Oceanfront Construction Setback & Erosion Rates

Maps prepared by:
N.C. Division of Coastal Management, Policy & Planning Section, 2014

North Carolina's oceanfront construction setback factors are calculated using the  long-term (approximately 50 years) average annual shoreline change rates for the sole purpose of establishing oceanfront construction Setback Factors, and the Ocean Erodible Areas of Environmental Concern (OEA AEC), which were initially established by the Coastal Resource Commission (CRC) under the Coastal Area Management Act (CAMA) in 1979 .

Oceanfront shoreline change rates have been calculated using the end-point method since the first study completed in 1979. This method simply uses the earliest and most current shoreline data points where they intersect any given shore-perpendicular transect line. The distance between the two shorelines (shore-transect intersect) divided by the time between the two establishes the rate. The use of current mapping and spatial analysis technology make this process repeatable and precise; ESRI's Geographic Information Systems (GIS), and USGS's Digital Shoreline Analysis System (DSAS). To explore shoreline change rates (or erosion and accretion rates) simply use the Google Map provided to zoom in/out, and click on green (accretion) or red (erosion) transect lines to see the rates (feet/year).

Oceanfront Erosion & Accretion Rates

line green m         Accretion
line red         Erosion
line black         No Change
Shoreline Change Rates (ft/yr) - click transect to view info window.
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Oceanfront construction setback is measured landward from the first line of stable natural vegetation, or a static vegetation line when applicable. Setback distance is determined by two variables; (1) size of structure; (2) a setback factor based on shoreline position change rates (see table below). As specified in Rule 15A NCAC 7H .0304(1)(a), the minimum setback factor is 2, unless the shoreline is eroding at a rate greater than 2 feet per year. Therefore, when the shoreline is accreting (moving seaward), or eroding at a rate less than 2 feet per year, the default setback factor is 2. The Google Map below is provided to illustrate current setback factors.


Structure Size Setback (ft) example using setback factor = 2
less than 5,000 sqft 60 feet or 30 times the setback factor 2 x 30 = 60 feet
greater than or equal to 5,000 sqft 120 feet or 60 times the setback factor 2 x 60 = 120 feet
greater than or equal to 10,000 sqft 130 feet or 65 times the setback factor 2 x 65 = 130 feet
greater than or equal to 20,000 sqft 140 feet or 70 times the setback factor 2 x 70 = 140 feet
greater than or equal to 40,000 sqft 150 feet or 75 times the setback factor 2 x 75 = 150 feet
greater than or equal to 60,000 sqft 160 feet or 80 times the setback factor 2 x 80 = 160 feet
greater than or equal to 80,000 sqft 170 feet or 85 times the setback factor 2 x 85 = 170 feet
greater than or equal to 100,000 sqft 180 feet or 90 times the setback factor 2 x 90 = 180 feet

Oceanfront Construction Setback Factors

line pink 2         SBF = 2
line pink 4         SBF = 2.5 to 4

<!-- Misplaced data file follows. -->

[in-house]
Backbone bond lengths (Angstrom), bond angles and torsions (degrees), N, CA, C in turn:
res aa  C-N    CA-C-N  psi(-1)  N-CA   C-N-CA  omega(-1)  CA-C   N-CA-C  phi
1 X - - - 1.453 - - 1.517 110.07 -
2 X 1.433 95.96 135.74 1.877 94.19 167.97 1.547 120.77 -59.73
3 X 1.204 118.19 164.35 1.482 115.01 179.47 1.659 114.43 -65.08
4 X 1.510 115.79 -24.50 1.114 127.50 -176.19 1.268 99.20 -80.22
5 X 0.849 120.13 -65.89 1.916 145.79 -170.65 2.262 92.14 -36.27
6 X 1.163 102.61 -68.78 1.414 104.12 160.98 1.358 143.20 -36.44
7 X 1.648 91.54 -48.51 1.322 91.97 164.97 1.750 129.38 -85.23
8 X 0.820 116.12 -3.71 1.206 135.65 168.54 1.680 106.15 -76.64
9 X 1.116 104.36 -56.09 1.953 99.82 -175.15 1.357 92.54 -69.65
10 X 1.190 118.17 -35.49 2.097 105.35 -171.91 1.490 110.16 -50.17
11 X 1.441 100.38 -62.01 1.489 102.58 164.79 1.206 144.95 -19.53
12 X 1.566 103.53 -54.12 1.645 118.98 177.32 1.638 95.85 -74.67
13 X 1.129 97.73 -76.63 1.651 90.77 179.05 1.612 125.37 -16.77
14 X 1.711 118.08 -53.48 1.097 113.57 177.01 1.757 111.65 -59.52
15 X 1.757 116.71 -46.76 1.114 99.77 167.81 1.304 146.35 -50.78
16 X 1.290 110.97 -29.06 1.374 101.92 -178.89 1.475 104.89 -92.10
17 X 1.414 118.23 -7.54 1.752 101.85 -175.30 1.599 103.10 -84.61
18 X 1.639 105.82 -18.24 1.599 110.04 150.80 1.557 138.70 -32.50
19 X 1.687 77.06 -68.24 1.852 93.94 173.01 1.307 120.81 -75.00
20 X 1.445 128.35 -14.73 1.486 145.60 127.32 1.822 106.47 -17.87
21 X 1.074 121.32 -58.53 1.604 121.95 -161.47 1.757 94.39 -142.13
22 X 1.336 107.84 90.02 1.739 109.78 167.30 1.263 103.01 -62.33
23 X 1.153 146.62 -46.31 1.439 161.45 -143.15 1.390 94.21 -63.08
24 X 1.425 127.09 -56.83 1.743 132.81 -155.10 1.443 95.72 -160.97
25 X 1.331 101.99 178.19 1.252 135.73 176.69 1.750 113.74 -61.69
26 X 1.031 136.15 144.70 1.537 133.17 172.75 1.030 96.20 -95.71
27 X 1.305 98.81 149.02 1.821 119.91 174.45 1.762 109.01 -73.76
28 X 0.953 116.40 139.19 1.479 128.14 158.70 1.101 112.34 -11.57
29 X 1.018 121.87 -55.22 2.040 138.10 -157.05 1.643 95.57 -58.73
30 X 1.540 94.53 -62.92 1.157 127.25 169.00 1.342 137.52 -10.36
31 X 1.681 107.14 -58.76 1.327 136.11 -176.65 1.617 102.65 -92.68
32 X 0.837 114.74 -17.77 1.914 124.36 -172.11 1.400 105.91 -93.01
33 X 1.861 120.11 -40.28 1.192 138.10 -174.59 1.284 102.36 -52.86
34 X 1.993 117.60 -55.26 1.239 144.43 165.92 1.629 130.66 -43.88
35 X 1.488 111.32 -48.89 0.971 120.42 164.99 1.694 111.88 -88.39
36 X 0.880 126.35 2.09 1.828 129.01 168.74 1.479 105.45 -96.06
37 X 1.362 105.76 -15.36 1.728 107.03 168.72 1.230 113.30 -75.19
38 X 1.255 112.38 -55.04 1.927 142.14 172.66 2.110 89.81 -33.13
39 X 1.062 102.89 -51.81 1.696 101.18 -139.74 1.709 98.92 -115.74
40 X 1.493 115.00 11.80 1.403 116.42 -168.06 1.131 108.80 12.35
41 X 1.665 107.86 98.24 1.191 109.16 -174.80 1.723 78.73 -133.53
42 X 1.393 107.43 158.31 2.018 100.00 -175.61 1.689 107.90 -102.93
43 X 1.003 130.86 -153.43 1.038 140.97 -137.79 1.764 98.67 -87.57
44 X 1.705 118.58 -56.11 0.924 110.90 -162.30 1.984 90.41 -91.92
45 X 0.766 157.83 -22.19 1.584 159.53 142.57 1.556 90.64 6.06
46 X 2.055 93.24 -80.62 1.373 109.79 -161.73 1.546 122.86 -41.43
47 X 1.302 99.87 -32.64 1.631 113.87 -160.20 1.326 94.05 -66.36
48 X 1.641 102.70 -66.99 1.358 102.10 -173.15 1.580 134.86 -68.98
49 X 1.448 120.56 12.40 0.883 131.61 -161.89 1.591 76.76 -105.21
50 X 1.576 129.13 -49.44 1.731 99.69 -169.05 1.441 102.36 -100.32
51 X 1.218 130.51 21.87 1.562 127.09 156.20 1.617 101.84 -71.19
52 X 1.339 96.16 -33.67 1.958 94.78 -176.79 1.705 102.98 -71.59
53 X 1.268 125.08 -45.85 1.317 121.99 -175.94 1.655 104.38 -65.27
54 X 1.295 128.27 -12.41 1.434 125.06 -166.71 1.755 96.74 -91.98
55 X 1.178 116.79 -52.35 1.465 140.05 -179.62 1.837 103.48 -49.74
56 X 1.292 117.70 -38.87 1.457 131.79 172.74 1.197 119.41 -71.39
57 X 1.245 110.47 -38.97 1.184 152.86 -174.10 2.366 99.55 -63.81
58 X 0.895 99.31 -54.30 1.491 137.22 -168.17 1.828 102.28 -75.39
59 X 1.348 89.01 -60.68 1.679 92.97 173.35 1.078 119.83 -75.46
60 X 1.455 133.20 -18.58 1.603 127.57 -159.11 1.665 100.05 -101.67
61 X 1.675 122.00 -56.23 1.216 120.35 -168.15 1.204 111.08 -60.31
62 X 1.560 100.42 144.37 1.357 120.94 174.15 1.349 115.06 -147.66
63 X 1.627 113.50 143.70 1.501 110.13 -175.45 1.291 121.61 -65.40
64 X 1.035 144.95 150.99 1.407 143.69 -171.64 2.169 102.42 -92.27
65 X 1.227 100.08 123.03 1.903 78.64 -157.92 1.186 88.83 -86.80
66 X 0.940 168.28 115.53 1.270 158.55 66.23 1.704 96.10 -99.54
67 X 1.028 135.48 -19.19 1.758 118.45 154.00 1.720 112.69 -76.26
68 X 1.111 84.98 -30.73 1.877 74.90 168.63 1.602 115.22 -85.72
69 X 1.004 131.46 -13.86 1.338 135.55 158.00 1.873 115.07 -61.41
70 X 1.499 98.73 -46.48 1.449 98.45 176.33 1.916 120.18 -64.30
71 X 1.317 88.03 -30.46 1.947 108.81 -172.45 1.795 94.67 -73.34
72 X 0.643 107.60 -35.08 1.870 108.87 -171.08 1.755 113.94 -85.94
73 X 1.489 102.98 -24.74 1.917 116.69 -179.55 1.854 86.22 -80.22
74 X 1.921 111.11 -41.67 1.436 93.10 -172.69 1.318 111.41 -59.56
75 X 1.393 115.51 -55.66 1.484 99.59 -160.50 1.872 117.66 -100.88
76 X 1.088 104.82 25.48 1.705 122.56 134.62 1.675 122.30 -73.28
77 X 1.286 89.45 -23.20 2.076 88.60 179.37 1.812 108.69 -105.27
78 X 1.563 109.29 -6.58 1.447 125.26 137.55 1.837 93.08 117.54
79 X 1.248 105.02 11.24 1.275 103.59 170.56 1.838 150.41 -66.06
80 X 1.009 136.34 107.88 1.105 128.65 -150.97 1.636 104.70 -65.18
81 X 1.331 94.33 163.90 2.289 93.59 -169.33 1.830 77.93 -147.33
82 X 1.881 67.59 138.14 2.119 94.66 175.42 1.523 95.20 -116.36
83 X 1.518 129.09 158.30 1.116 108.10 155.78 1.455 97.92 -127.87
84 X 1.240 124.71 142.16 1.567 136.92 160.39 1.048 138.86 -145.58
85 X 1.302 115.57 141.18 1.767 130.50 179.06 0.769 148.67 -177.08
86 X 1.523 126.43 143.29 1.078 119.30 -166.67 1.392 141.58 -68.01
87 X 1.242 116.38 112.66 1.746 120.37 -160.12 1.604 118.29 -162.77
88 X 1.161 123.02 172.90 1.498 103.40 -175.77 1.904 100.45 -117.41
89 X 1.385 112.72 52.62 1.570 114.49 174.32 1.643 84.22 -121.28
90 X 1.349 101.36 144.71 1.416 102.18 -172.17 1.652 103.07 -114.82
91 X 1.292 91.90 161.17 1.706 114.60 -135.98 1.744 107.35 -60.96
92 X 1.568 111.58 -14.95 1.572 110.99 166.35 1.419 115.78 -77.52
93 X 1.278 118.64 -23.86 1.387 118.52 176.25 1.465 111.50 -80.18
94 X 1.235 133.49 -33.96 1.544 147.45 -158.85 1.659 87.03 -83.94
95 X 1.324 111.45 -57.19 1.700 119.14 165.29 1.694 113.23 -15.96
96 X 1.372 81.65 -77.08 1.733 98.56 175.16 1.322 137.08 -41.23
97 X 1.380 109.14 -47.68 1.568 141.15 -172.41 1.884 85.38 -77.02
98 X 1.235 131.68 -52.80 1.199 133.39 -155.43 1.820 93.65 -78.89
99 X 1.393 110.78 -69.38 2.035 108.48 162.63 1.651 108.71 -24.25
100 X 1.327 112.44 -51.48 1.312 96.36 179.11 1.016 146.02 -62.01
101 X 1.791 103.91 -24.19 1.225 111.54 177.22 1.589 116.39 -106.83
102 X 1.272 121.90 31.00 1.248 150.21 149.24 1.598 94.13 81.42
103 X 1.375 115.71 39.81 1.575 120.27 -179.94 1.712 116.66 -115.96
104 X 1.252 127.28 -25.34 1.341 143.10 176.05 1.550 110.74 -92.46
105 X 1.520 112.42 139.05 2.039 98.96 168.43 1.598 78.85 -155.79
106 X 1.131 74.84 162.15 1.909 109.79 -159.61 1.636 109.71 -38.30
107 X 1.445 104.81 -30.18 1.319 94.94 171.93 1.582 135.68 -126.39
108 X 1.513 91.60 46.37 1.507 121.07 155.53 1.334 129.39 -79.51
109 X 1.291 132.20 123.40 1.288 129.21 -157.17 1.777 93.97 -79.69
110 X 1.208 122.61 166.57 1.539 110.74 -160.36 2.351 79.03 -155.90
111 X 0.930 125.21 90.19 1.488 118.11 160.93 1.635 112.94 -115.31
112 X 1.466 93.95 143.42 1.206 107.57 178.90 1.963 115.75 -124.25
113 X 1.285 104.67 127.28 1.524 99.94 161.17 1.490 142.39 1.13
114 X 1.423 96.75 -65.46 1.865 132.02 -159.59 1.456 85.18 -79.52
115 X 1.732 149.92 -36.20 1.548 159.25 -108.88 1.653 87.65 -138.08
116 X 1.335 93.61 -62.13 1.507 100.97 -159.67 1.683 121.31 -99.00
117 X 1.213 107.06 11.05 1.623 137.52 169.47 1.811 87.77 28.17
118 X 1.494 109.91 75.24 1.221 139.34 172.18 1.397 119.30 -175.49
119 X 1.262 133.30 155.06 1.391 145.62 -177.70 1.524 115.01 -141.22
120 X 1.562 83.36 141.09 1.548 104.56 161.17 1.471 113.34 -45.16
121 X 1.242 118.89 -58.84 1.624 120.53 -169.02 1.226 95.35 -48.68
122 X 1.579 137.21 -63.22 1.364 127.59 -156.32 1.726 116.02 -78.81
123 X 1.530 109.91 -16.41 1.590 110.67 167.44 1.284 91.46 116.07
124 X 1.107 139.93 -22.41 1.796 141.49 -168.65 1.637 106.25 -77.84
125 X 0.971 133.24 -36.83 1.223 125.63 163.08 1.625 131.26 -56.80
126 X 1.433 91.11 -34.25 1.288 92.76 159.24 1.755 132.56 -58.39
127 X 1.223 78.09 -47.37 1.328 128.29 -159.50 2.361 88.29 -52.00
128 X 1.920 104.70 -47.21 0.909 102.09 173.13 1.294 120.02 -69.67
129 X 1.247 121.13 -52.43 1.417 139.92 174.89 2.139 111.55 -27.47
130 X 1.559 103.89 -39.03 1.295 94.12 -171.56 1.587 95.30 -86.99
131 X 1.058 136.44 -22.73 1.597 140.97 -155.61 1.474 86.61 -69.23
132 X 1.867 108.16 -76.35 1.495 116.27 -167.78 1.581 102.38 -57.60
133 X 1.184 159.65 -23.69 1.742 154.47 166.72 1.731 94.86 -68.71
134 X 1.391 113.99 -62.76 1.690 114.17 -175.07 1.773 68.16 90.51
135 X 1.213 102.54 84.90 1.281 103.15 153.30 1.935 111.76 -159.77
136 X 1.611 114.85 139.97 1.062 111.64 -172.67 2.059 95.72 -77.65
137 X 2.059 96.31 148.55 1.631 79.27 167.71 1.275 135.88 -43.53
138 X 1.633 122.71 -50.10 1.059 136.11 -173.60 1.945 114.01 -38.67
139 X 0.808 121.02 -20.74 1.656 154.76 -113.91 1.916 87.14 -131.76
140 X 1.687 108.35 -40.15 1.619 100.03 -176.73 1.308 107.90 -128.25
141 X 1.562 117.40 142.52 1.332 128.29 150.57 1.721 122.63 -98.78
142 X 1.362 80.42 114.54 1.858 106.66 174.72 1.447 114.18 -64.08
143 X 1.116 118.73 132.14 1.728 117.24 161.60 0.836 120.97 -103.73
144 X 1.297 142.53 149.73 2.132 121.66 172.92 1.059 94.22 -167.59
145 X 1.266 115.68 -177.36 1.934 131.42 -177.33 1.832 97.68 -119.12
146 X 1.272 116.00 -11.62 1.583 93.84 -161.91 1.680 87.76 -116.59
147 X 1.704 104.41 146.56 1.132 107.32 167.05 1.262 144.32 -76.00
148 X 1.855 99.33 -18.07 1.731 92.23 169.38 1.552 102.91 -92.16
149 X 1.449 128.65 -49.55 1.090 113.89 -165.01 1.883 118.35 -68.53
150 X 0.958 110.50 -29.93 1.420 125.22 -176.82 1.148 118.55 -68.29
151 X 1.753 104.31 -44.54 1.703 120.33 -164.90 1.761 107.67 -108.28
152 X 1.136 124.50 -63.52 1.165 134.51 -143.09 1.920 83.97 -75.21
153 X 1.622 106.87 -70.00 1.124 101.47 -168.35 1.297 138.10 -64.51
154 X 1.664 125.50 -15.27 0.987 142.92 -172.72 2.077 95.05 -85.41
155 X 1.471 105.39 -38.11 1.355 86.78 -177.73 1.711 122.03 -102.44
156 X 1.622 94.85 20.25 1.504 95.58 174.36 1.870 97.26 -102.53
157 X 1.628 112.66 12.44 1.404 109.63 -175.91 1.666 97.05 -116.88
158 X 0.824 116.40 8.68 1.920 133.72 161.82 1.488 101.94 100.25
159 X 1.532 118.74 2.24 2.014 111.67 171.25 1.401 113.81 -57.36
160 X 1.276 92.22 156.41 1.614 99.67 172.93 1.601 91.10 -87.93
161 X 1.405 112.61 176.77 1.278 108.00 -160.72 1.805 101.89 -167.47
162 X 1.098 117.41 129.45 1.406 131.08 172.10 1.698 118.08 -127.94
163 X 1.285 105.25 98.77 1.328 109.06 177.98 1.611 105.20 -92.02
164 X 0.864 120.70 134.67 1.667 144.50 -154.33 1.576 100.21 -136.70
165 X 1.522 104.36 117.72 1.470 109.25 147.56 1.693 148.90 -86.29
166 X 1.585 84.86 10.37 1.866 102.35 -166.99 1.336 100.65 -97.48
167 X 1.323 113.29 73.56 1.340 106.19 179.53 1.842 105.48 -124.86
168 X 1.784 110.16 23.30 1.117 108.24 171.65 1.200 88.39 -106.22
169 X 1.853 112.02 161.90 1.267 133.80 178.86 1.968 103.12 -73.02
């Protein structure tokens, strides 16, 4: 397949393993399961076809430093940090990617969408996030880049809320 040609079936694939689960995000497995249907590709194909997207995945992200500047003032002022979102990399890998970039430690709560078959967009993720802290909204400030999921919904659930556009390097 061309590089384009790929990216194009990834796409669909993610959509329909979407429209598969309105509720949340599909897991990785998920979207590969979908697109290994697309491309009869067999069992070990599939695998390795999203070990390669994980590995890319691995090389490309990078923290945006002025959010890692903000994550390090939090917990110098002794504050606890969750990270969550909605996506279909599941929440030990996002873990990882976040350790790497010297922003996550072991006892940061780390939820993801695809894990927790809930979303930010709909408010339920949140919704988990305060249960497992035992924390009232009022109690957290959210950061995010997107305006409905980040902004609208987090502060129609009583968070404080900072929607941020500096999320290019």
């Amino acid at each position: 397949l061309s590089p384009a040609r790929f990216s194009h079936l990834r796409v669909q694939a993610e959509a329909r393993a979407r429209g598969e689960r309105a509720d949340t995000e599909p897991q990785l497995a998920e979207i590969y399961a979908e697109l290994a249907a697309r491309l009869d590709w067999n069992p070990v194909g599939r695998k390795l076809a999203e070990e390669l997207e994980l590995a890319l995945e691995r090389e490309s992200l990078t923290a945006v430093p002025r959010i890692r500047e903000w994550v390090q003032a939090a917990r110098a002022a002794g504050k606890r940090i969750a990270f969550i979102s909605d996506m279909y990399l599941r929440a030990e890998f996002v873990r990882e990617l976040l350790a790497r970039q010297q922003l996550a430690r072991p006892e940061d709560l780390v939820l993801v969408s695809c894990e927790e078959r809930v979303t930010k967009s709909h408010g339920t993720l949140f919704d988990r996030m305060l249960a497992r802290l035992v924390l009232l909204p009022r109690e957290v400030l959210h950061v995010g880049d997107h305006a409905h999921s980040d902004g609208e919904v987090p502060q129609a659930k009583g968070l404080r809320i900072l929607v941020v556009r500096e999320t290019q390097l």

line pink 6         SBF = 4.5 to 6
line pink 8         SBF = 6.5 to 8
line pink 8g         SBF > 8
line white         SBF/OEA Transition Boundary
Construction Setback Factors (SBF) - click lines to view info window.
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The shoreline position change rate information presented here is not predictive, nor does it reflect the short-term erosion that can occur during storms. The associated report describes the methodology used to calculate both shoreline position change rates and setback factors, and also provides a summary of rates. The document is not considered to be a " state of the shoreline report ," nor was it designed to address " why " the shoreline is accreting or eroding. The most current oceanfront development setback factors and erosion rates depicted in these data were adopted (February-2013) by the Coastal Resources Commission for incorporation into oceanfront setback rules. Please contact your CAMA Local Permit Officer or the nearest regional field office of the N.C. Division of Coastal Management for more information.


DCM's Oceanfront Interactive Map Viewer is an interactive map illustrating historic oceanfront data. Currently this site works best with Internet Explorer® (IE). The Division is actively working to release a new map viewer in the summer of 2014 that will function on multiple web browser platforms.


Note: Setback factors became effective on February 01, 2013 (Analaysis and report were completed in 2011).


2 0 1 3   R e p o r t   &   M a p s Type / size click link below
Report (with all maps included at end of report) .pdf / 30.1MB Download
Data Summary .pdf / 3MB Download
Maps - Brunswick County .pdf / 15.7MB Download
Maps - Carteret County .pdf / 20MB Download
Maps - Currituck County .pdf / 8.8MB Download
Maps - Dare County .pdf / 27.2MB Download
Maps - Hyde County .pdf / 3MB Download
Maps - New Hanover County .pdf / 12.2MB Download
Maps - Onslow County .pdf / 10MB Download
Maps - Pender County .pdf / 5.2MB Download
2 0 1 3  S h o r e l i n e   C h a n g e   G I S   D a t a Type / size click link below
Setback Factors Shapefile (polygon) Download
Transects 50-meter (includes raw, smoothed, & blocked erosion rate data) Shapefile (line) Download
2009 Shoreline (wet/dry) Shapefile (line) Download
"Early" Shoreline (1942-1962) Shapefile (line) Download


Note: Setback factors became effective on February 01, 2013 (Analaysis and report were completed in 2011).